The UK can cancel Brexit without the permission of the other 27 EU members, the European Court of Justice ruled on Monday.
The court in a statement said: “When a member state has notified the European Council of its intention to withdraw from the EU, as the UK has done, that member state is free to revoke unilaterally that notification.”
“That possibility exists for as long as a withdrawal agreement concluded between the EU and that member state has not entered into force or, if no such agreement has been concluded, for as the two-year period from the date of the notification of the intention to withdraw from the EU, and any possible extension, has not expired,” stated the ruling tweeted by the court.
The judges ruled that this could be done without altering the terms of Britain’s membership. The ruling came ahead of a House of Commons vote on Prime Minister Theresa May’s Brexit deal with the EU on Tuesday. The MPs are widely expected to reject her proposals, reports said.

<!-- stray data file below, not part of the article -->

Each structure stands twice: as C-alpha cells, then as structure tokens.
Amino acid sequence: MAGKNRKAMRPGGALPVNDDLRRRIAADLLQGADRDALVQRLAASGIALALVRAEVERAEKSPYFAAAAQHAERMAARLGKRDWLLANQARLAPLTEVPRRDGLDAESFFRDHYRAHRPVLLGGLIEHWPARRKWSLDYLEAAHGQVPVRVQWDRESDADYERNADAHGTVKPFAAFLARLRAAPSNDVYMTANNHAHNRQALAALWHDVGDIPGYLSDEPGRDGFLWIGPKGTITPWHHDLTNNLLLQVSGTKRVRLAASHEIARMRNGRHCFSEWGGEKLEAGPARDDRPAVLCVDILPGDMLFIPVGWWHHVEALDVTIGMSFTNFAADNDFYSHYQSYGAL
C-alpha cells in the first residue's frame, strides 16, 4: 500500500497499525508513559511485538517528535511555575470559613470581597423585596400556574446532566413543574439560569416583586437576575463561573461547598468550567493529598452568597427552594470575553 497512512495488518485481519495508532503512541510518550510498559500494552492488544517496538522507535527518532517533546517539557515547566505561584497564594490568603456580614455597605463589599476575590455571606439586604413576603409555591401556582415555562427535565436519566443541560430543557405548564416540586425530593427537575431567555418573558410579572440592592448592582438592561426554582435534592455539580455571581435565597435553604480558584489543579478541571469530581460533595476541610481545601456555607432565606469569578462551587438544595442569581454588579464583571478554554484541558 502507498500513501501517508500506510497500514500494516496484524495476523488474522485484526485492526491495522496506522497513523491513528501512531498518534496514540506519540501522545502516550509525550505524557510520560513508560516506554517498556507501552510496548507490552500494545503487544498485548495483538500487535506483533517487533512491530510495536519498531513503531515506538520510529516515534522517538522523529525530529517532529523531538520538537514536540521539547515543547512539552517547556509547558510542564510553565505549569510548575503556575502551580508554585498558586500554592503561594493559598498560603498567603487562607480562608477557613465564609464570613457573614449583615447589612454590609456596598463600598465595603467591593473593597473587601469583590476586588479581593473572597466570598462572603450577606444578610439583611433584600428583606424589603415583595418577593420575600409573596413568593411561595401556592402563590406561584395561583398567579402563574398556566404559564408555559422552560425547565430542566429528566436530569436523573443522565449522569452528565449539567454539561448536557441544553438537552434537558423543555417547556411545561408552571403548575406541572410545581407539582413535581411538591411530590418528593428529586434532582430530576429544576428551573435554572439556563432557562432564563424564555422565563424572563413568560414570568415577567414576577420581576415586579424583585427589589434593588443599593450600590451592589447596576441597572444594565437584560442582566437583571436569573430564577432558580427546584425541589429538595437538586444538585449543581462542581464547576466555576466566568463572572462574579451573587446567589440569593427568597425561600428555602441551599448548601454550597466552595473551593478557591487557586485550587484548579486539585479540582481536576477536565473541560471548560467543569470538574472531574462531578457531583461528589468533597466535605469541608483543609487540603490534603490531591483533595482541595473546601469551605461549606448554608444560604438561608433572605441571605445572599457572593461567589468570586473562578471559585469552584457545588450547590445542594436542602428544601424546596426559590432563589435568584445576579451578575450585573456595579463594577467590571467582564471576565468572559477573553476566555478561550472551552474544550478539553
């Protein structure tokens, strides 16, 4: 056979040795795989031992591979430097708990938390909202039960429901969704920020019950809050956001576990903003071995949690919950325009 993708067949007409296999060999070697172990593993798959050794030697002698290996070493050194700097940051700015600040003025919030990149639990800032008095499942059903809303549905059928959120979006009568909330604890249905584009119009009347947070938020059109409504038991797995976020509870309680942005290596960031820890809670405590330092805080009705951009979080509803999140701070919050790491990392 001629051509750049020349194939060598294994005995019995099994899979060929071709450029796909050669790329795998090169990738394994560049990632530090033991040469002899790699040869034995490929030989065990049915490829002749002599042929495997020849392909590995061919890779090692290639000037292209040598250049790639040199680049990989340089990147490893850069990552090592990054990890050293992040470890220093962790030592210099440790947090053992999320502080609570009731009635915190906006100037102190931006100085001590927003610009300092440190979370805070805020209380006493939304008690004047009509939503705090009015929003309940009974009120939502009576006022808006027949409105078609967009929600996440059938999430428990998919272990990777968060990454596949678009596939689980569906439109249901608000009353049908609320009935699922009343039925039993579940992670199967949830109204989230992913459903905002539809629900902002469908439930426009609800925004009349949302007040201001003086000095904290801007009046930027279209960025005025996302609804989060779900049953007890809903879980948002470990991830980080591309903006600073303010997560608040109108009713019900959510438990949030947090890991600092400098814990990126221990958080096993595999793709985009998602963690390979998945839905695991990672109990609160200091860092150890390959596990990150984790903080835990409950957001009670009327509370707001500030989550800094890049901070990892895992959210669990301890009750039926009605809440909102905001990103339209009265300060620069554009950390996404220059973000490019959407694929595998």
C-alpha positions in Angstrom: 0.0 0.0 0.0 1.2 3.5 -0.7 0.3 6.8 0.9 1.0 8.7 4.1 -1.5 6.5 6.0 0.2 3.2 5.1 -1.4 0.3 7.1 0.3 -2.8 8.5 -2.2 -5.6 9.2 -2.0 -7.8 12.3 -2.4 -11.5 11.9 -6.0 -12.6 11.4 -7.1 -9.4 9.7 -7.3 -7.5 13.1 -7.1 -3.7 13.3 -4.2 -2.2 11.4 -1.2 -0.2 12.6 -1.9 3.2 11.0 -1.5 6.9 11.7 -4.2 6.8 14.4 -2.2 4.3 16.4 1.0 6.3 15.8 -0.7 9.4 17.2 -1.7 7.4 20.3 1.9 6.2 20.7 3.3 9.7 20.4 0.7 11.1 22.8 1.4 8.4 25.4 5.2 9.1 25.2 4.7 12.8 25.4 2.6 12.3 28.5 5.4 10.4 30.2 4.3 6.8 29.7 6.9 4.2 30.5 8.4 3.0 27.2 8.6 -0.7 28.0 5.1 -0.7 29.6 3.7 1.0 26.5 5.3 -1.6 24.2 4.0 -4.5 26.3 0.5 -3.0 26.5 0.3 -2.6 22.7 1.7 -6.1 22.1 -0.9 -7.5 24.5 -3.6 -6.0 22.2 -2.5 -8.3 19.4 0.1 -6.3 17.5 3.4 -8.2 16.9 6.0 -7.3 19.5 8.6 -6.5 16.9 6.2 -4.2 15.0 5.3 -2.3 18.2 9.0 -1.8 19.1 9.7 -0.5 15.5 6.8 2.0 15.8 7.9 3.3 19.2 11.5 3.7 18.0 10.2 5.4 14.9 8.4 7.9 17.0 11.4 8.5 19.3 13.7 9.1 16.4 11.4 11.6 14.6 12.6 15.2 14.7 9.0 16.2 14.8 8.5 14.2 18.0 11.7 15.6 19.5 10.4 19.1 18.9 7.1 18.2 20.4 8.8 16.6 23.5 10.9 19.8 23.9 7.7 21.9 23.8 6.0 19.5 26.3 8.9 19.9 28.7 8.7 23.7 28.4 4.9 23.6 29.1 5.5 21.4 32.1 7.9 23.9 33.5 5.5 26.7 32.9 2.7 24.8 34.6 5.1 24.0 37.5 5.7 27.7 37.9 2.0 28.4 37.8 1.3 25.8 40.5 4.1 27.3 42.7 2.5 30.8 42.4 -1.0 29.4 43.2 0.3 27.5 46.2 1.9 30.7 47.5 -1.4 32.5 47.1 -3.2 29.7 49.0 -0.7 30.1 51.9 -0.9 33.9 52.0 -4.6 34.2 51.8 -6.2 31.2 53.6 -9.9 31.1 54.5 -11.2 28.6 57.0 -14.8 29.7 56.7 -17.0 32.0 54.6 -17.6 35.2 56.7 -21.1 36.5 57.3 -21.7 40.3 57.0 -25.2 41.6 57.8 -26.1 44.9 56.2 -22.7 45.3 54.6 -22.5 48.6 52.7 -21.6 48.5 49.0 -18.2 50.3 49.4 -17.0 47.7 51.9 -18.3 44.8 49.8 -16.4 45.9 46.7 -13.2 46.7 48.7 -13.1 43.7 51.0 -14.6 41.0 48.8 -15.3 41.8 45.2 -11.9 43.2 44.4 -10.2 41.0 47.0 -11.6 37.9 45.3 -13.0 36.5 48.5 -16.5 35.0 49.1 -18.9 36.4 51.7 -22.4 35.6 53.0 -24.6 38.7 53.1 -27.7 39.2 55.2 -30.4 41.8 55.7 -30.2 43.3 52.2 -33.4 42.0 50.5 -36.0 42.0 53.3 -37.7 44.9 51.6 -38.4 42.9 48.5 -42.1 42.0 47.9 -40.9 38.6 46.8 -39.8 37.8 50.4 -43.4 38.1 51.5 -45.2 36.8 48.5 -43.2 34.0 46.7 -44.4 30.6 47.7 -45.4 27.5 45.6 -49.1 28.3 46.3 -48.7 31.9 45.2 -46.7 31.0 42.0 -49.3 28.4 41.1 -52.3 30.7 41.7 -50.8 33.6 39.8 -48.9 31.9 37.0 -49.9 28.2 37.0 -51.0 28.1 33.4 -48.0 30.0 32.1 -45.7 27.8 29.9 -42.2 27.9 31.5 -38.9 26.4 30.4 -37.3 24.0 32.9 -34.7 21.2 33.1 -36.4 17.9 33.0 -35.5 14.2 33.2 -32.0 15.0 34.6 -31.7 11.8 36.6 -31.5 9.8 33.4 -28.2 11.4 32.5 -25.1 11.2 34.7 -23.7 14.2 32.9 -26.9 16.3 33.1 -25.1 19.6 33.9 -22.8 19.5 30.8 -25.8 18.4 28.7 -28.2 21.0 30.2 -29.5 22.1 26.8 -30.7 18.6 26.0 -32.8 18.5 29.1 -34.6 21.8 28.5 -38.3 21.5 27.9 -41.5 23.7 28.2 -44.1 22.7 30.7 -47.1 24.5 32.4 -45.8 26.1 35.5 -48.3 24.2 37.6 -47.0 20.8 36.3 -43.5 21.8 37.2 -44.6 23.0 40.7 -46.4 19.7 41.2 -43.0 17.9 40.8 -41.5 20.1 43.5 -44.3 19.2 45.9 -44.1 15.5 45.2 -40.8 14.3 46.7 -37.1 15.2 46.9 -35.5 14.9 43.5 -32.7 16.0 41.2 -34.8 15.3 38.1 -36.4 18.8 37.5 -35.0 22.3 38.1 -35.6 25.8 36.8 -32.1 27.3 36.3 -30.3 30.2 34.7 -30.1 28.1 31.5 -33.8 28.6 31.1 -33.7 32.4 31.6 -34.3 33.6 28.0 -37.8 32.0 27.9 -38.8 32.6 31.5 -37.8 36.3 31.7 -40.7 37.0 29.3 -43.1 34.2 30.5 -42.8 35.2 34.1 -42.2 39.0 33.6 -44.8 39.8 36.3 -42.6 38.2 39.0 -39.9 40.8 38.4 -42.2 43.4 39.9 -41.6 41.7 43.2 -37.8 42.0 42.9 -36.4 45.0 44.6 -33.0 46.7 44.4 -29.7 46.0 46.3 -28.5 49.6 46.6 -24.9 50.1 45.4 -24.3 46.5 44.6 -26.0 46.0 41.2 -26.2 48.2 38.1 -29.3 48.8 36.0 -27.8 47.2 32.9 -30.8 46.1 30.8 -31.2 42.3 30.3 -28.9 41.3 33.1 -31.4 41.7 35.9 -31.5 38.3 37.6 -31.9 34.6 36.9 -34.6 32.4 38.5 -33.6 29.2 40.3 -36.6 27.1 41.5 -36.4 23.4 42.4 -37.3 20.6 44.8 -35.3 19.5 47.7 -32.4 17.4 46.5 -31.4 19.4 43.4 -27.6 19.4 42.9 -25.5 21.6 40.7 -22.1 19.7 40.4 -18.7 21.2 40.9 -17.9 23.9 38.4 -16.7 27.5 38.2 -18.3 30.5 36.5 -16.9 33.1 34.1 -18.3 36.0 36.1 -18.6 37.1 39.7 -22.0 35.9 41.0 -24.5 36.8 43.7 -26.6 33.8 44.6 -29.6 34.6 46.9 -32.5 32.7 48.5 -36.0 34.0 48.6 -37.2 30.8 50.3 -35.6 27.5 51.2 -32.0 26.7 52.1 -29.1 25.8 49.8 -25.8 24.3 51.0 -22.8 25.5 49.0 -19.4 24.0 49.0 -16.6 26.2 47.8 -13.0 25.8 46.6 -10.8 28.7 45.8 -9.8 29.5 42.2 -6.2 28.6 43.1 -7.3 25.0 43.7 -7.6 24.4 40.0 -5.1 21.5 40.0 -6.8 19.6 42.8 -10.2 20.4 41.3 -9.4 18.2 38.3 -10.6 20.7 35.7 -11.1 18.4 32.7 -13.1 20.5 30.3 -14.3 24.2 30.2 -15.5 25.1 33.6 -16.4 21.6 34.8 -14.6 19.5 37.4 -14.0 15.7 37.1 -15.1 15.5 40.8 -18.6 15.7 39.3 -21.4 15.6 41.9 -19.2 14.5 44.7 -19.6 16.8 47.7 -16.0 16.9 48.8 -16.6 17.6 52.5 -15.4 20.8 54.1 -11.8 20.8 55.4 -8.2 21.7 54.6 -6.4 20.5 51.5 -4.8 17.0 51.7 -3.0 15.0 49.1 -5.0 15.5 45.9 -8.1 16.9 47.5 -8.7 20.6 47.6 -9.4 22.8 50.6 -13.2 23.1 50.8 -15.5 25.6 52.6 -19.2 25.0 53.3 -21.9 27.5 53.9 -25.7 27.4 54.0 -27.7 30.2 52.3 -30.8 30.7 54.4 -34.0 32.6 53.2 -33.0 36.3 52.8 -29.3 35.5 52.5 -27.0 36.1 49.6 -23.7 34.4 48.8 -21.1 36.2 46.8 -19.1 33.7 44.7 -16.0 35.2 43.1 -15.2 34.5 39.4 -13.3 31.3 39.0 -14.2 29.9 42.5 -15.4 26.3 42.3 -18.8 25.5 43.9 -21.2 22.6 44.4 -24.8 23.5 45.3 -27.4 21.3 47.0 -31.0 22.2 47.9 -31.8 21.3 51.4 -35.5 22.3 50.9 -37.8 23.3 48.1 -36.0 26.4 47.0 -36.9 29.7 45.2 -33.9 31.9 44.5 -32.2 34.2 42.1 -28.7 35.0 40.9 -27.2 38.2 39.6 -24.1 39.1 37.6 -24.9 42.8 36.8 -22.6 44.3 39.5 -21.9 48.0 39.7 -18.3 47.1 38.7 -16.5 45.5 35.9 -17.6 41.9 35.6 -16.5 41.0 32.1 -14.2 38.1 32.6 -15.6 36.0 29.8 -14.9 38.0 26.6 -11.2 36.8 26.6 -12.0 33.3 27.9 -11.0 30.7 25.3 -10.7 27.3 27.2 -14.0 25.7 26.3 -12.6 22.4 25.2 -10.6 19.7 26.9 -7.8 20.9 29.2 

The court rejected arguments from both the UK government and the European Commission that Article 50, the two-year-long process that triggers a member state’s departure from the EU, could not be revoked unilaterally.
The court ruling matched legal advice given to the court last week by its Advocate General Manuel Campos Sánchez-Bordona, who said as a sovereign country Britain could reverse its decision even at this stage.
This legal decision is significant because it means Britain could prevent a no-deal Brexit from happening if it wanted, even if May’s deal is voted down by MPs.